Sunday, 27 September 2015


The AW 50th issue special edition arrived friday. It's a bit of a curate's egg. There are articles on naval warfare but rather limited ones. They raise an interesting point about digital versus print media.
 The main naval article deals with the battle of Ecnomus quite well but has a rather uninspiring graphic of the progress of the battle. I think it is here print must try to capture readers, I feel. Lively explanation rather than endless quotation or discussion of scources.  On the other hand there is a splendid double-page colour illustration showing a Punic 4 getting the better of a Roman 5. The drowning Latins in the foreground are horribly convincing but if I was a Punic archer I don't think I would waste arrows on men in the water. The nice thing about this picture is the unusual angle one views the capsizing Roman vessel from.

The other long maritime article is about the Roman decision to expand their maritime capability in the course of the First Punic War. The slight drawback of the article is that it does not seem to take into account the newer ideas that neither fleet was composed mainly of 5's.

Such information has been derived from the RPMN researches at the Ægadi Islands battle site. It is this which graces the cover of the edition with a short accompanying note. There is another article which summarises finds from Ægadi but not in much detail, with references to the RPMN website.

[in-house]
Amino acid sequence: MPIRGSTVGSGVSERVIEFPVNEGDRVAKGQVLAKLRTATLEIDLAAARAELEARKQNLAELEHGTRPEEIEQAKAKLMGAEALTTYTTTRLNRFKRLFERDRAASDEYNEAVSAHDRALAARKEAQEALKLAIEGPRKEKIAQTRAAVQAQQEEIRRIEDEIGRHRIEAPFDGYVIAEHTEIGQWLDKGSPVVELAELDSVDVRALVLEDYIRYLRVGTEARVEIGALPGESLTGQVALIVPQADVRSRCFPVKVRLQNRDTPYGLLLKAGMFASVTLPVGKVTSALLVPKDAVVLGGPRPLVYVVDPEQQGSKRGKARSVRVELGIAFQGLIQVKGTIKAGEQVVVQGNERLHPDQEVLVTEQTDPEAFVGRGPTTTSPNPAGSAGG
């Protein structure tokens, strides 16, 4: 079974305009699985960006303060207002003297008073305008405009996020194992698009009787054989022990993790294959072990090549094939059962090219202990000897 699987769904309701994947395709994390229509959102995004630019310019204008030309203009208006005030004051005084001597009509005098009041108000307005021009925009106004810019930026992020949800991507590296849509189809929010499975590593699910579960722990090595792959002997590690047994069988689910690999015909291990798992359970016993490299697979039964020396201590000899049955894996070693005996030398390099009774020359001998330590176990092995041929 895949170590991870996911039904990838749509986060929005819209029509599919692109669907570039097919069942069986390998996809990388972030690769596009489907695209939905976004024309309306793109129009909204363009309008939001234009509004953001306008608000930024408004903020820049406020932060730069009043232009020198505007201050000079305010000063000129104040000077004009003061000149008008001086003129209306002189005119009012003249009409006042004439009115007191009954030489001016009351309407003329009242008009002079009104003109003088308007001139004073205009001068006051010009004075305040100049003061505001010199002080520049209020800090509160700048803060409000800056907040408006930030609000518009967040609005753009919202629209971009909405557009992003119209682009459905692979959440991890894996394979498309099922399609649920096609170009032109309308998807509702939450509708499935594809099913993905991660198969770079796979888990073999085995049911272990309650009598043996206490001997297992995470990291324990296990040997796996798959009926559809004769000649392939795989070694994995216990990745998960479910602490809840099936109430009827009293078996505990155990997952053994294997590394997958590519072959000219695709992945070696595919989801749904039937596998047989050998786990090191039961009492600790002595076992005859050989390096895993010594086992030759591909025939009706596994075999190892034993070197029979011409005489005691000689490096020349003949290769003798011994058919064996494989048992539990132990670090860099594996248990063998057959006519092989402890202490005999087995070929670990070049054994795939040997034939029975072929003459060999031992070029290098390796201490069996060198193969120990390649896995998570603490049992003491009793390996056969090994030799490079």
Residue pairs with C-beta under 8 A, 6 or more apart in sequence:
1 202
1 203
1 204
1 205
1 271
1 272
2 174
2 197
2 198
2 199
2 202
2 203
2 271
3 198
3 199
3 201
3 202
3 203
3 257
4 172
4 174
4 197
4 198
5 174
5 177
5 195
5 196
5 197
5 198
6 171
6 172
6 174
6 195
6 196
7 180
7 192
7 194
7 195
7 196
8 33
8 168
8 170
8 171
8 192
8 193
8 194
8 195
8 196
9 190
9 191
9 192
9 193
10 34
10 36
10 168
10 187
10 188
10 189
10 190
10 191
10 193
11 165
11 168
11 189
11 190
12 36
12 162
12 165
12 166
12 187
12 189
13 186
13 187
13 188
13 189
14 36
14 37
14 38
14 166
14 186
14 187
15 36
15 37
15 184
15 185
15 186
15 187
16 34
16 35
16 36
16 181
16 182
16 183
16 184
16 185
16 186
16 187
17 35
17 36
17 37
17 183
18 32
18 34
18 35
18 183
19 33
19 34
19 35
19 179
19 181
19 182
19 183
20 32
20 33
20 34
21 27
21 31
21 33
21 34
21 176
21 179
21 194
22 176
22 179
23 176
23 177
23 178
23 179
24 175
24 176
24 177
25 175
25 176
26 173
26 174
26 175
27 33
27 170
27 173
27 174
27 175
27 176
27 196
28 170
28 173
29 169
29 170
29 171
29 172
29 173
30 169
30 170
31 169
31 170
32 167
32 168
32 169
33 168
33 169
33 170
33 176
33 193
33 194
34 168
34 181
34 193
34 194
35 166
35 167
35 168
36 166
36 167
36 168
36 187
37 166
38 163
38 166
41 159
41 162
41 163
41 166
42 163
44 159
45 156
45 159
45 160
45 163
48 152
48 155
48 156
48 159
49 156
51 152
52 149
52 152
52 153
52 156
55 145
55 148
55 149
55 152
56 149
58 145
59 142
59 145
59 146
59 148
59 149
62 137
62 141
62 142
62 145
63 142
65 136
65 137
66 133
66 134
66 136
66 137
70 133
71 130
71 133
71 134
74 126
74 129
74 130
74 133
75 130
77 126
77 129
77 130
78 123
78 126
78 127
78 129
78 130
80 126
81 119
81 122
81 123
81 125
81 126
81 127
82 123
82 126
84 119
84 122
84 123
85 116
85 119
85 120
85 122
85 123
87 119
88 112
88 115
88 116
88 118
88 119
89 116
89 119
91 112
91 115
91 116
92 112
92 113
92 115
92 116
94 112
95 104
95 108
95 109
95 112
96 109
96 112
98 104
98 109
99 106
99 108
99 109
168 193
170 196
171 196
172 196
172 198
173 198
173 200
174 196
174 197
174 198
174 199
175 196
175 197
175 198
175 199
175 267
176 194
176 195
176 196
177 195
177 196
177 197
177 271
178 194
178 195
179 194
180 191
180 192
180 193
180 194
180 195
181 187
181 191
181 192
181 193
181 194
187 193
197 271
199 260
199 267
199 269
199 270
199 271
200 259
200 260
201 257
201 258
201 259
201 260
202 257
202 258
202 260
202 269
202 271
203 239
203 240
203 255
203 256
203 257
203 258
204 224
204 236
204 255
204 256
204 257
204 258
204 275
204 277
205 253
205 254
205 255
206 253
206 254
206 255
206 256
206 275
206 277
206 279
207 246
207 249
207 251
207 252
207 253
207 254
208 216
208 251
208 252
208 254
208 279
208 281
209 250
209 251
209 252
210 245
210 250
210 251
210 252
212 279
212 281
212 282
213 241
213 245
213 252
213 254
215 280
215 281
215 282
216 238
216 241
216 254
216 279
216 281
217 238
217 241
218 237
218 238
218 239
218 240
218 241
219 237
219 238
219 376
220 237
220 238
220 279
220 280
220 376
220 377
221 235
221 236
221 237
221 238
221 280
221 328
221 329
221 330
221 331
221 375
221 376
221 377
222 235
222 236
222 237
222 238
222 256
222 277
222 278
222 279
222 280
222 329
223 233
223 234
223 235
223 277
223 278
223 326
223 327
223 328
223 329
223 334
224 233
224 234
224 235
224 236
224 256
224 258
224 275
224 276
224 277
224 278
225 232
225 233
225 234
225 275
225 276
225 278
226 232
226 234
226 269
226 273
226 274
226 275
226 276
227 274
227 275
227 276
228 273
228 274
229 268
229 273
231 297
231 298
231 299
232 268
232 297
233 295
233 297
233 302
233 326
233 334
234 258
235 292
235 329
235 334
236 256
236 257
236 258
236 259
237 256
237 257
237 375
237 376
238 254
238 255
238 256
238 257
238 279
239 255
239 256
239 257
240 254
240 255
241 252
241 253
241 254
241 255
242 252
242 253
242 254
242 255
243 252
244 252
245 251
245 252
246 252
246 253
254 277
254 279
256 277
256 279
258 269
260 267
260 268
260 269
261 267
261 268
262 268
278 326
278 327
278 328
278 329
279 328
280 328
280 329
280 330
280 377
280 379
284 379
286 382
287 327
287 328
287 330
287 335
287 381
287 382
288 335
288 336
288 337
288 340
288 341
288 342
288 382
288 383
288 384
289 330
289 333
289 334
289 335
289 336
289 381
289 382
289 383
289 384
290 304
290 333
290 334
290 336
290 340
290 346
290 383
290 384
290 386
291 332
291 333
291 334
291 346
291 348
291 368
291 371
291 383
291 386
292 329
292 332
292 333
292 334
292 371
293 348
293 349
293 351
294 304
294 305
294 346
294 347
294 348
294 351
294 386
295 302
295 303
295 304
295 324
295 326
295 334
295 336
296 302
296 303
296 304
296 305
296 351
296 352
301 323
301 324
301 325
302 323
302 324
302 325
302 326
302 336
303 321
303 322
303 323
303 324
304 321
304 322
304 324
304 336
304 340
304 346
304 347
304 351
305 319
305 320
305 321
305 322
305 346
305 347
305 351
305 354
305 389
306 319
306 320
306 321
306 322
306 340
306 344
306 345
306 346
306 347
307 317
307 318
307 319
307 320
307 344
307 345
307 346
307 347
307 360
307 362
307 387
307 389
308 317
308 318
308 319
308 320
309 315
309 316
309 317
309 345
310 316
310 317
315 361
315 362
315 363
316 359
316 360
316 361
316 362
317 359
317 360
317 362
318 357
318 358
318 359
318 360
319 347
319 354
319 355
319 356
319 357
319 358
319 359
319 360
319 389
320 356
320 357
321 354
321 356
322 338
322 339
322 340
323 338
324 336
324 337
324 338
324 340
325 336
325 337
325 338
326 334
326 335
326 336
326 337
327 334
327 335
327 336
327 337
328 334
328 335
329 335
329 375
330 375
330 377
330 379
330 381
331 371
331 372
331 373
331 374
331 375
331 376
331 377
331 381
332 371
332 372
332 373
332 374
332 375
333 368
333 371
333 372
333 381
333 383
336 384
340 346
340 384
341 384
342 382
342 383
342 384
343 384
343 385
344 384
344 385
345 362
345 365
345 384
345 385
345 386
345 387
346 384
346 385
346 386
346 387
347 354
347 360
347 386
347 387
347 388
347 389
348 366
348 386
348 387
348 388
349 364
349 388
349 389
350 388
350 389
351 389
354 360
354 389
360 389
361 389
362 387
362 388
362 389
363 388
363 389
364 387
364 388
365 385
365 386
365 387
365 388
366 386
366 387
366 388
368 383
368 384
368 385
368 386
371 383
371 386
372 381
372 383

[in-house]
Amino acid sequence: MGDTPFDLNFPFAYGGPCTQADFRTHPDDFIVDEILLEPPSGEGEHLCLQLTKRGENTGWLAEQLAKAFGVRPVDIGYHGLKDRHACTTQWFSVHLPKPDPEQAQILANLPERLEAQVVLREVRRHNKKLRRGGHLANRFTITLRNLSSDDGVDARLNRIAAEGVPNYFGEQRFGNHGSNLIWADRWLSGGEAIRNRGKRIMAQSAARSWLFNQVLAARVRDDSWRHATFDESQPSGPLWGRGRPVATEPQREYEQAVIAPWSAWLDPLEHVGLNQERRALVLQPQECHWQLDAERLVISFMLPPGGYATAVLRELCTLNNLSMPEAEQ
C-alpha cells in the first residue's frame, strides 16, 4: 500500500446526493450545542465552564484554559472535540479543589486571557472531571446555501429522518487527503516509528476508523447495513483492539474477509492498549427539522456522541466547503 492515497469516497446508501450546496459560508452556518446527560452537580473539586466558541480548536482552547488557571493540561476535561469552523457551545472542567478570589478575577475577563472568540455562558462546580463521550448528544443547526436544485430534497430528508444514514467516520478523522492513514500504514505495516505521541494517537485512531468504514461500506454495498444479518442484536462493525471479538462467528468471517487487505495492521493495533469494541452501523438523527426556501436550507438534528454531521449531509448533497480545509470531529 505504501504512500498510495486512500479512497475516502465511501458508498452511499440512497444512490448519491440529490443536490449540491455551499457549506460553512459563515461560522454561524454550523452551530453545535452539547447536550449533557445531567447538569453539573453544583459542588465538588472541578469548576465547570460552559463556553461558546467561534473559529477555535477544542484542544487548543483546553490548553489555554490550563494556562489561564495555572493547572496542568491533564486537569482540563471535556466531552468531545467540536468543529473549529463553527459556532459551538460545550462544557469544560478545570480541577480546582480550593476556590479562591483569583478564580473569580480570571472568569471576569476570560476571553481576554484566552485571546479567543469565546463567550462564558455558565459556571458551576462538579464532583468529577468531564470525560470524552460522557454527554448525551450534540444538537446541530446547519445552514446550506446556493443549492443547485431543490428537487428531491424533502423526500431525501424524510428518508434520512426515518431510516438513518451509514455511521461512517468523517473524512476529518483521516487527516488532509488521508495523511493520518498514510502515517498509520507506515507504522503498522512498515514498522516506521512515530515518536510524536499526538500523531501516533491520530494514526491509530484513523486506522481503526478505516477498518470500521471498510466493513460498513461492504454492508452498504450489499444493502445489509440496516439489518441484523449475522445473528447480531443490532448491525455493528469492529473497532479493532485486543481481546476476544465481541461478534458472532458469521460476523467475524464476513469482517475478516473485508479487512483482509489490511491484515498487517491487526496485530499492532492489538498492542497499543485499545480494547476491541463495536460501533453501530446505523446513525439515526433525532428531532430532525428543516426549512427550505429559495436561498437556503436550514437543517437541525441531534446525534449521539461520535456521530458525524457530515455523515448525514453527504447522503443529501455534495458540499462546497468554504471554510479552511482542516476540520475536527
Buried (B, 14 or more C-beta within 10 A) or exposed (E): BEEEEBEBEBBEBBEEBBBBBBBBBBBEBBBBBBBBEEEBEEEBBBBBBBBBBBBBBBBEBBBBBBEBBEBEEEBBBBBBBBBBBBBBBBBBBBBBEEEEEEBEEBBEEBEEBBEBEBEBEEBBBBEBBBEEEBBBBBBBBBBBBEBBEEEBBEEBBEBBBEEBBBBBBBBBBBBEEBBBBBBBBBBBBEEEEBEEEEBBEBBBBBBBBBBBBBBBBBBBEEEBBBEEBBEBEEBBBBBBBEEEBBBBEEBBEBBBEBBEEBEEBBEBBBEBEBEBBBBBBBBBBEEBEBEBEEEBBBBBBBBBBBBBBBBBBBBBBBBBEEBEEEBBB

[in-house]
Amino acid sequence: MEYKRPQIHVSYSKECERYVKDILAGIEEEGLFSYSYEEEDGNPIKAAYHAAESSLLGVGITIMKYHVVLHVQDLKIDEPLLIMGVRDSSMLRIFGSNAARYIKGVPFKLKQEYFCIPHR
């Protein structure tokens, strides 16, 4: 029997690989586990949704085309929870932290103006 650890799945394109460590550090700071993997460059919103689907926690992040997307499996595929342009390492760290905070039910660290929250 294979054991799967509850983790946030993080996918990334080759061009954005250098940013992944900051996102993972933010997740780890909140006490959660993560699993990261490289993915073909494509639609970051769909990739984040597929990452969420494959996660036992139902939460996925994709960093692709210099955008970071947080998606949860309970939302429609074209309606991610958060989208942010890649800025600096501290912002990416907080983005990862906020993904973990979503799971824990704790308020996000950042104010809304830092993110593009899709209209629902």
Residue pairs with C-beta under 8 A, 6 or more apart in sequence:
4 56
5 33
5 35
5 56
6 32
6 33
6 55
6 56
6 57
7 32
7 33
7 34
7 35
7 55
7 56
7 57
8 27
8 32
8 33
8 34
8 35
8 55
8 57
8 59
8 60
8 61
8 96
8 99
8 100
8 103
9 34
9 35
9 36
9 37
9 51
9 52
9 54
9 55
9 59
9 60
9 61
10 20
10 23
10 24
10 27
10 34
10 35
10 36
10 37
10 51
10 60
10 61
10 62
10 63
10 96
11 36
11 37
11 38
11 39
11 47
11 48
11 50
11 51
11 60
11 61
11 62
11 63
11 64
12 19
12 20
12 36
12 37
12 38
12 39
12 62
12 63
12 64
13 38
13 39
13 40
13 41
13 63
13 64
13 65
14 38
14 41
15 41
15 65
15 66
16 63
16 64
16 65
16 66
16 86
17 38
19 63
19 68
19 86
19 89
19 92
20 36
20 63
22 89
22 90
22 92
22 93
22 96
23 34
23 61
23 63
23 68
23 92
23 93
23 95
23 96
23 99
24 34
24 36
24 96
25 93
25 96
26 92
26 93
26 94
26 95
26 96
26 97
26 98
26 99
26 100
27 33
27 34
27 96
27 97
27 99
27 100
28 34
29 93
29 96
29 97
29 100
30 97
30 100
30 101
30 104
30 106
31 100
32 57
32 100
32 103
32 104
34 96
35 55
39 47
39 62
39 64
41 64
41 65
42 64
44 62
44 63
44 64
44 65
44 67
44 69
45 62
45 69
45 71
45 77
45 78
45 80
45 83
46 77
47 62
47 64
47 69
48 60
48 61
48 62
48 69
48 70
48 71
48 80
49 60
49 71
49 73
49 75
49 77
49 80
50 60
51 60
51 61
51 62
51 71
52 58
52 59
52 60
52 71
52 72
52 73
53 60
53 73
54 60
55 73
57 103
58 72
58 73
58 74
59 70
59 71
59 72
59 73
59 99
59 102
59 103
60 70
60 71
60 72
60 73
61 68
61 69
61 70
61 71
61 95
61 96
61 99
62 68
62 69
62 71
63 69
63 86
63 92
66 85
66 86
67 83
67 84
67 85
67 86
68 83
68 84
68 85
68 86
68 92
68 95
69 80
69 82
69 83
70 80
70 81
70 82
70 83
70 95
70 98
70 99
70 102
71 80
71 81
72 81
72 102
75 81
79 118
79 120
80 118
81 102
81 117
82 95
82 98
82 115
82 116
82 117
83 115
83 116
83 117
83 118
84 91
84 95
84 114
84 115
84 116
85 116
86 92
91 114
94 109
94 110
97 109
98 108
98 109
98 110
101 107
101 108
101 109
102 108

It is welcome to find a publication that deals in some way with galley warfare but the sum of the material here is nothing one could not find on the web quickly and, a little more time would provide so much information that this offering would quickly pale. This is a problem for a periodical. How to compete with the web. For me, the tactile pleasure of a book or magazine - and especially the smell of a newly-printed magazine as one opens the envelope !!! is unmissable. Content is the problem . How to find it and present it cost effectively on paper. Many publishers try quantity over quality and flood-out poorer offerings. The kind of art AW includes is often inspiring but maybe it needs inspiring articles too. Not to tread over to the territory of all blood and sex, but maybe get out of the rut of showing reenactors alongside summarising pieces.  In this issue a piece of historical fiction is presented - this is certainly trying something new, but does it belong in AW ? AW is a little trapped between wanting some academic bona fides but needing broad appeal over a wide time range to get enough readers.

A tall order, but BUY the magazine and hope they continue to work on it. There is not much else out there other than Osprey and Pen and Sword.

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